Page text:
Three Economic Grinches In 2010

The Christmas season has sneaked up on me again: decorations and carols at the malls, container loads of fir trees arriving on Honolulu docks, Salvation Army bell ringers outside Longs, and Black Friday.

The last, of course, is the day on which all good Americans are urged to just spend, spend, spend.

And the seasonal letters from my credit card company tell me “you need not pay now.” While just spending, just charge it.

“Spend and charge, spend and charge” at 12 or 18 or 20 percent has become more than a holiday season dictate of the banking industry. It has become our national economic ethos, one that has come to dominate our political economy since the end of World War II.

From VJ-Day 1945 to the holiday season 2010, we Americans and the people we’ve elected to office have spent and charged to

our hearts’content. In all those 65 years, only two presidents – Republican Dwight Eisenhower and Democrat Bill Clinton – racked up budget surpluses, and they for only a couple of years in each of their two terms.

Every holiday season has its Grinch, however, and this year there are three.

We’ll start with former Clinton chief of staff Erskine Bowles, and former Wyoming Republican Sen. Alan Simpson. They co-chair President Obama’s bipartisan deficit commission, and they issued a summary of their recommendations Nov. 12.

They counsel “shared sacrifice” by the American people, starting with a 10-percent cut in the federal work force by 2015; a 15-percent cut in White House and congressional budgets; closings of one-third of the nation’s overseas military bases; a three-year freeze on

federal salaries and bonuses; elimination of the mortgage interest deduction on second residences, home equity loans and mortgages over $500,000; a 15-percent increase in federal gasoline taxes; and raising the Social Security retirement age to 68 or 69 by 2050, among other things.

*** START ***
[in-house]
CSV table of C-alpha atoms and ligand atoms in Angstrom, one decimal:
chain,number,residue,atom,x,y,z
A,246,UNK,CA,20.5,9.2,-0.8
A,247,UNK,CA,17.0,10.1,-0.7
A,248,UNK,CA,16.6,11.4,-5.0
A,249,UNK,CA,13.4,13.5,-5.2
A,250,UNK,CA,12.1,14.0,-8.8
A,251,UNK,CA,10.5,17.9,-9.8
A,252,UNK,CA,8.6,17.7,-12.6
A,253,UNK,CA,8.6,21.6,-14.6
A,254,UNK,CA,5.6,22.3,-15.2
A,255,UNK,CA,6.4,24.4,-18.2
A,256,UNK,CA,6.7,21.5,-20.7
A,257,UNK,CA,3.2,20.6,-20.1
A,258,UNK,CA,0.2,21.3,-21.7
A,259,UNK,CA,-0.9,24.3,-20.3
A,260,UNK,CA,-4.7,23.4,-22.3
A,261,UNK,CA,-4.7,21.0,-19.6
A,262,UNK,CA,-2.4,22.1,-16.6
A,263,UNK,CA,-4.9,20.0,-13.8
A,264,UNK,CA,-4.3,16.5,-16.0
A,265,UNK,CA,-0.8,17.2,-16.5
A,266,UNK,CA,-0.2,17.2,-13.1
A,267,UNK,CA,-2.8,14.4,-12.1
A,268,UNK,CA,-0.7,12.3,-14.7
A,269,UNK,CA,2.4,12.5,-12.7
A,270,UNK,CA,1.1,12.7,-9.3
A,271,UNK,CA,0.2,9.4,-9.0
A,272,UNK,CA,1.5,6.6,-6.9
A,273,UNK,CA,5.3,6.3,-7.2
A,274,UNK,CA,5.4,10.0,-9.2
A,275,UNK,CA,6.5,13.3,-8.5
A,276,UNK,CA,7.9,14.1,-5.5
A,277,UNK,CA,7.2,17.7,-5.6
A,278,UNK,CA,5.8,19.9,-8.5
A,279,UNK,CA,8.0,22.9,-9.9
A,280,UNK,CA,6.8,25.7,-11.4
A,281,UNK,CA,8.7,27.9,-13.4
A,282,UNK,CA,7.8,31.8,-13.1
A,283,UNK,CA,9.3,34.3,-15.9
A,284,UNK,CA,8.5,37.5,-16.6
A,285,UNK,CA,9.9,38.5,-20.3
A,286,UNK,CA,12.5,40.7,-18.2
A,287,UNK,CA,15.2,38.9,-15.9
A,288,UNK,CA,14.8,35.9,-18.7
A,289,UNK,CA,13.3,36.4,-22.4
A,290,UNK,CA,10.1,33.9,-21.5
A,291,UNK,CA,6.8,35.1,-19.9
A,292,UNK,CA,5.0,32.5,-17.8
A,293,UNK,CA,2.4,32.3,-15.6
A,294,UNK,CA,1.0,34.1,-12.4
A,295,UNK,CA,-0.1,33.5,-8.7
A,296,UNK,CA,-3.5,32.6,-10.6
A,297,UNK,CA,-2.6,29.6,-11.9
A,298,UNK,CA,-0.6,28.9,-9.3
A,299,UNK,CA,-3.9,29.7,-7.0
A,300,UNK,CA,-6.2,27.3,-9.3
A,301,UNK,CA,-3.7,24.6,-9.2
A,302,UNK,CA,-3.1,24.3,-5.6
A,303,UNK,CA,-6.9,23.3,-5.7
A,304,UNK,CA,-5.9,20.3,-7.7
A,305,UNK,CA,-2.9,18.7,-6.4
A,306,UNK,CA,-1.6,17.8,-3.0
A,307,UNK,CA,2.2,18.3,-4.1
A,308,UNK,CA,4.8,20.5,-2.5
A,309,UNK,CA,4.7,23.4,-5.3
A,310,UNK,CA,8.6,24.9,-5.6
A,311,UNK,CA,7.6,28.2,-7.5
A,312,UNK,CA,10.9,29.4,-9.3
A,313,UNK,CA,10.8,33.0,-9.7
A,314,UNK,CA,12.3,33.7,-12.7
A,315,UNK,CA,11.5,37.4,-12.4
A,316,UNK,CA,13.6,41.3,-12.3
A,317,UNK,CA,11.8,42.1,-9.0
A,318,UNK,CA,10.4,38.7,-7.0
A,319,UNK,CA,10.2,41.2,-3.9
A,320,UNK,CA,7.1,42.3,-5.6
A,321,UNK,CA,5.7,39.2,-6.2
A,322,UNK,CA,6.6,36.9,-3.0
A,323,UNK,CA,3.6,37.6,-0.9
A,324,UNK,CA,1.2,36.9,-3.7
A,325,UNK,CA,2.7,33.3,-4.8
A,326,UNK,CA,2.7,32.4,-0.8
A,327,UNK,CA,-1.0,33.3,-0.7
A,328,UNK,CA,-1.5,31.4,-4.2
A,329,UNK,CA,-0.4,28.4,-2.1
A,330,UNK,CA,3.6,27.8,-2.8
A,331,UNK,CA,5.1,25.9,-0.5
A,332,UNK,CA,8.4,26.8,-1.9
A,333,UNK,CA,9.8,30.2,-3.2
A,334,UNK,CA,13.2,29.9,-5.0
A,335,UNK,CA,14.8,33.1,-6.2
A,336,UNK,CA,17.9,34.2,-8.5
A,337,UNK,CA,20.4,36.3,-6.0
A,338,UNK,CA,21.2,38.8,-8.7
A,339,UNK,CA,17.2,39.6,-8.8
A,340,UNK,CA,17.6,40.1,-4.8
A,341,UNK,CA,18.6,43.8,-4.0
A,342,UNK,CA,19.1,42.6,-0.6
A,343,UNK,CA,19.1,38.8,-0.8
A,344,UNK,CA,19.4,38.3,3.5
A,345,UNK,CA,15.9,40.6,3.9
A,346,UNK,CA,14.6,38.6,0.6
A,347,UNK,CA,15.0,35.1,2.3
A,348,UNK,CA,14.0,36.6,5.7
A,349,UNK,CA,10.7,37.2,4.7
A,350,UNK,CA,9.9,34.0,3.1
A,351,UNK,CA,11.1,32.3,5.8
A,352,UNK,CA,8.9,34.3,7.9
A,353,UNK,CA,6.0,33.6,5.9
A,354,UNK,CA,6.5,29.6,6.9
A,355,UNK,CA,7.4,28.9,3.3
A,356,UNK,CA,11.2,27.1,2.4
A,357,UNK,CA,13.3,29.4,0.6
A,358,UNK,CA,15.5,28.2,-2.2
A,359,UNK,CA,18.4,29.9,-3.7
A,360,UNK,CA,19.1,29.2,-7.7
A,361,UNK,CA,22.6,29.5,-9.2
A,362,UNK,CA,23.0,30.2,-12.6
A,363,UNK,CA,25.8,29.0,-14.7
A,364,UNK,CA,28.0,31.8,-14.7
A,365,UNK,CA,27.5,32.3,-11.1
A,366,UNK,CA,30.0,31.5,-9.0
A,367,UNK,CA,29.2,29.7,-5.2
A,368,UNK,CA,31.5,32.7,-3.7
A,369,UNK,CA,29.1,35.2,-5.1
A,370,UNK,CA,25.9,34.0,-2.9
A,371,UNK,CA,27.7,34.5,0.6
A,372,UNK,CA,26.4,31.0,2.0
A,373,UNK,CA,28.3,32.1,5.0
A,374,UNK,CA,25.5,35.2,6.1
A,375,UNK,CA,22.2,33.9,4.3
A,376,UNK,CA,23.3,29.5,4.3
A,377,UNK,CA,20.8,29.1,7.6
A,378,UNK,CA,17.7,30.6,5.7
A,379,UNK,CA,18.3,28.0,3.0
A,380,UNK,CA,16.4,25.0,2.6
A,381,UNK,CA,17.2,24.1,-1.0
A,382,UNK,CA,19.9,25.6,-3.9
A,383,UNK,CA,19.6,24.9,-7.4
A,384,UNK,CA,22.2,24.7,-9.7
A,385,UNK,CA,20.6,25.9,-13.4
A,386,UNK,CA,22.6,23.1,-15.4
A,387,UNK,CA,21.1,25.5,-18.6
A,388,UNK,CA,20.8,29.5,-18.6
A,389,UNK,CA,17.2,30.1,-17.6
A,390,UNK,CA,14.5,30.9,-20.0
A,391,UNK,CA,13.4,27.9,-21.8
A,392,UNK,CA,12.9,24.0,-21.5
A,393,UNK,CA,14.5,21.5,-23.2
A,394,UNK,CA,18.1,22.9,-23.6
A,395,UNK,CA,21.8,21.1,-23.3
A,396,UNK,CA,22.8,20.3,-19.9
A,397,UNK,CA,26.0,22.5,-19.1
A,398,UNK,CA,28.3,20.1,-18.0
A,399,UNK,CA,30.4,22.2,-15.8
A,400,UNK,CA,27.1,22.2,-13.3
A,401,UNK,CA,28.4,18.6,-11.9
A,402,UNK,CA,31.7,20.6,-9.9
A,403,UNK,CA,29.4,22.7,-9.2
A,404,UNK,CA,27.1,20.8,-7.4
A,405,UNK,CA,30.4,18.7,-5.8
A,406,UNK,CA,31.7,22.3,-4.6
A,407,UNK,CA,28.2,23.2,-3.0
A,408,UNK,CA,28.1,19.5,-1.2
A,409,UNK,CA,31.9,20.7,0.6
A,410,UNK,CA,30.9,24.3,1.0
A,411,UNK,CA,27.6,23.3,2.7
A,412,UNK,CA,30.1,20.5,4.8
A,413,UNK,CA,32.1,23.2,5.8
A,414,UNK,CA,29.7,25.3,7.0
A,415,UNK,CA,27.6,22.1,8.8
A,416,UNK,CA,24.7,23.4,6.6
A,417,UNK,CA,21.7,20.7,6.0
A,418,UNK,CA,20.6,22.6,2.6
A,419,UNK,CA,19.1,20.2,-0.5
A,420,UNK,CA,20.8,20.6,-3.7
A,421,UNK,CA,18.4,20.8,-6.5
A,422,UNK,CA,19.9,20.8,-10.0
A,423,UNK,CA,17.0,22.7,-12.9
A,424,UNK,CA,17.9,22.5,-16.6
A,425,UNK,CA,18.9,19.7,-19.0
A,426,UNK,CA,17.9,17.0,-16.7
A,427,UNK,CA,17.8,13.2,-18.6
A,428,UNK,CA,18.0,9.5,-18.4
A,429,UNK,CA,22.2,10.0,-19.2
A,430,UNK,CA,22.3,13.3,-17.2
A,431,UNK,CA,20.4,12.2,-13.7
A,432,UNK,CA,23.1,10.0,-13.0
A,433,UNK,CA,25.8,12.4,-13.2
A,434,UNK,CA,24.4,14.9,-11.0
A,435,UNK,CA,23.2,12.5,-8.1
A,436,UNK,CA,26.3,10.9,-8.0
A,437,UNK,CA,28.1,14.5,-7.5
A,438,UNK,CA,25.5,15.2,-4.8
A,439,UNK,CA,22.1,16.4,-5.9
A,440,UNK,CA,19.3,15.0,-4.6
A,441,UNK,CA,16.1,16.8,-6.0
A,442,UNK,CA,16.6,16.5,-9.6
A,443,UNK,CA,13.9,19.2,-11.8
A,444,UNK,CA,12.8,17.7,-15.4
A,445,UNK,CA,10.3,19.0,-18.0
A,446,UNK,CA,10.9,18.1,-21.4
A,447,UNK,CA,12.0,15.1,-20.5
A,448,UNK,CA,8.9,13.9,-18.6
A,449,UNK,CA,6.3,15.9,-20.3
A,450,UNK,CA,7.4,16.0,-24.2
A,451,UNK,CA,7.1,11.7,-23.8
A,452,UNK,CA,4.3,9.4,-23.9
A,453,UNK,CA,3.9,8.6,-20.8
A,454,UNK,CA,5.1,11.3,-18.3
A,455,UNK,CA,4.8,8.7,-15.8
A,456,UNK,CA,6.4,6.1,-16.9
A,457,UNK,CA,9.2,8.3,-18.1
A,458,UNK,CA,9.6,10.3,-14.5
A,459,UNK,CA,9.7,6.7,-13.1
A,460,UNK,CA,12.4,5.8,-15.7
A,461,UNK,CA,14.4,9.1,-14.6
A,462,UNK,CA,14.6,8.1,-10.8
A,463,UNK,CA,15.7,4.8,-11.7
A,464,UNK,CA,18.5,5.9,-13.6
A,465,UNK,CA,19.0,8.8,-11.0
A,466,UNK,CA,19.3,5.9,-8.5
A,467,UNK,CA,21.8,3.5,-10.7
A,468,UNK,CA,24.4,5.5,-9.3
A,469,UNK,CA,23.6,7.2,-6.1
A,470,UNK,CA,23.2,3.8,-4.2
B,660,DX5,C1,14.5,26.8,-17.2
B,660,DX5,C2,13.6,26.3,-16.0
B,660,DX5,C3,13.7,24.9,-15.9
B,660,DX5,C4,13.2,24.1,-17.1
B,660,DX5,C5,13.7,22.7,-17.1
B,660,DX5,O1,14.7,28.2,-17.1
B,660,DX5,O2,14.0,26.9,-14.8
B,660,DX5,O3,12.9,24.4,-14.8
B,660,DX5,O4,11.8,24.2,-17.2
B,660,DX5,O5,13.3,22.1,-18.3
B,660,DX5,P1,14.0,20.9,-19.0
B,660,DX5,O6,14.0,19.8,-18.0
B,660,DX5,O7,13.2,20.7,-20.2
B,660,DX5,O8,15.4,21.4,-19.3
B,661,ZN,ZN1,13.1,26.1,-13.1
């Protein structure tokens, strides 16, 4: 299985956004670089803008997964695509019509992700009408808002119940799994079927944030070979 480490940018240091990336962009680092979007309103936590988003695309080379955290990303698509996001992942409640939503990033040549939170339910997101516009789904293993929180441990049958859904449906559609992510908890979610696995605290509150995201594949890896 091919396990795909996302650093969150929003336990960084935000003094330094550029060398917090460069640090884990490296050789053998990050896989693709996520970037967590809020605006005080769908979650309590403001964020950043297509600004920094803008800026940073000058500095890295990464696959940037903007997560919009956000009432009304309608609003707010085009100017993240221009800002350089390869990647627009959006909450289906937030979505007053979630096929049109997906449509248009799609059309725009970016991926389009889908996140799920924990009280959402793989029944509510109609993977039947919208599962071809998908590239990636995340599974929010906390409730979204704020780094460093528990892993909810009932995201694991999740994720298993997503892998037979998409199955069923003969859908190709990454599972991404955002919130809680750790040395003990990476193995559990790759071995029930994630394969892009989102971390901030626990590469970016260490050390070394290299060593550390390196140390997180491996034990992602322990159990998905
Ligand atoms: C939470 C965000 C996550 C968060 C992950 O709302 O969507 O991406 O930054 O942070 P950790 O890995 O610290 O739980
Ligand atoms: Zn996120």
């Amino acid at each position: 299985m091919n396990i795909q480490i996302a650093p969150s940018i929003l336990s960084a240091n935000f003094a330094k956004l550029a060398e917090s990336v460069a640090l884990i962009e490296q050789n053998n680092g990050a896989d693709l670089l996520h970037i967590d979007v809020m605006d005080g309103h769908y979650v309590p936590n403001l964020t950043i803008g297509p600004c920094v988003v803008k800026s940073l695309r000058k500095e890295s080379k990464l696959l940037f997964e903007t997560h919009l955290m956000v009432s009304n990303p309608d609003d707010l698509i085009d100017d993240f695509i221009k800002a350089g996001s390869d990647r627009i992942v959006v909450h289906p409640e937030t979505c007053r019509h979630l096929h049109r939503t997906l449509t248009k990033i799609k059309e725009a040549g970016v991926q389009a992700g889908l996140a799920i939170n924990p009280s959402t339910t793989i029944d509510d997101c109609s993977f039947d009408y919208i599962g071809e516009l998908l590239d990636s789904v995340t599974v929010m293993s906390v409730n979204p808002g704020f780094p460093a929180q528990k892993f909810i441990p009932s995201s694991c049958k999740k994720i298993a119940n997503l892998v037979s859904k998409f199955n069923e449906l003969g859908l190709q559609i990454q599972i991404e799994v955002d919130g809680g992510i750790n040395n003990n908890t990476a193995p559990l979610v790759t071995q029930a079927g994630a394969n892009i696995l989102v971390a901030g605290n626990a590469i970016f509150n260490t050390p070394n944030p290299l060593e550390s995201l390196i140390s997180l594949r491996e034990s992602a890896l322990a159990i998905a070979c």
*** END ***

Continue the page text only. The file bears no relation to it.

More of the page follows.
Both Republican and Democratic leaders have howled over various aspects of the summary. Nobody likes the Grinch who would caution against “spend and charge” and urge “shared sacrifice.”

The third Grinch to decry our great, half-century-old holiday from fiscal responsibility is David Stockman.

I first became aware of him back in the early 1970s. My first political mentor, a southwestern Michigan Republican congressman named Edward Hutchinson, voted against all three articles of impeachment brought by the committee against President Richard Nixon.

That was not a popular thing to do in 1974, even in Michigan’s staunchly Republican 4th Congress-ional District. A native of St. Joseph’s, Mich., Stockman was a bright, well-financed young Republican who threatened to run against Hutchinson in 1976. Hutchinson chose retirement over a potentially brutal campaign, and Stockman went to Congress for two terms.

In 1980, Stockman became President Ronald Reagan’s director of the Office of Management and Budget. For three years, he defended “supply side” economics, i.e., the doctrine that if you slashed taxes, prosperity would necessarily follow. To some extent, it did. But unbalanced budgets also have brought us from approximately a $1 trillion national debt in 1980 to our current $14 trillion figure.

In a 1981 Atlantic Monthly article, OMB director Stockman said as much. Reagan reprimanded him, but Stockman survived the Gipper’s first term, resigning in 1985.

Since 1980, pledges of never voting for a tax hike have become a Republican mantra, never mind the nation’s trillion-dollar deficits. Their victories in this year’s congressional elections rested on their promises to not allow any of President George W. Bush’s tax cuts to expire on Dec. 31.

In short, the Republicans’ response to any call for fiscal responsibility has been “spend and charge.”

In recent essays and interviews, Stockman has called for allowing all of the Bush tax cuts to expire. And he’s called the Republicans’ continued embrace of supply-side economics “delusional.”

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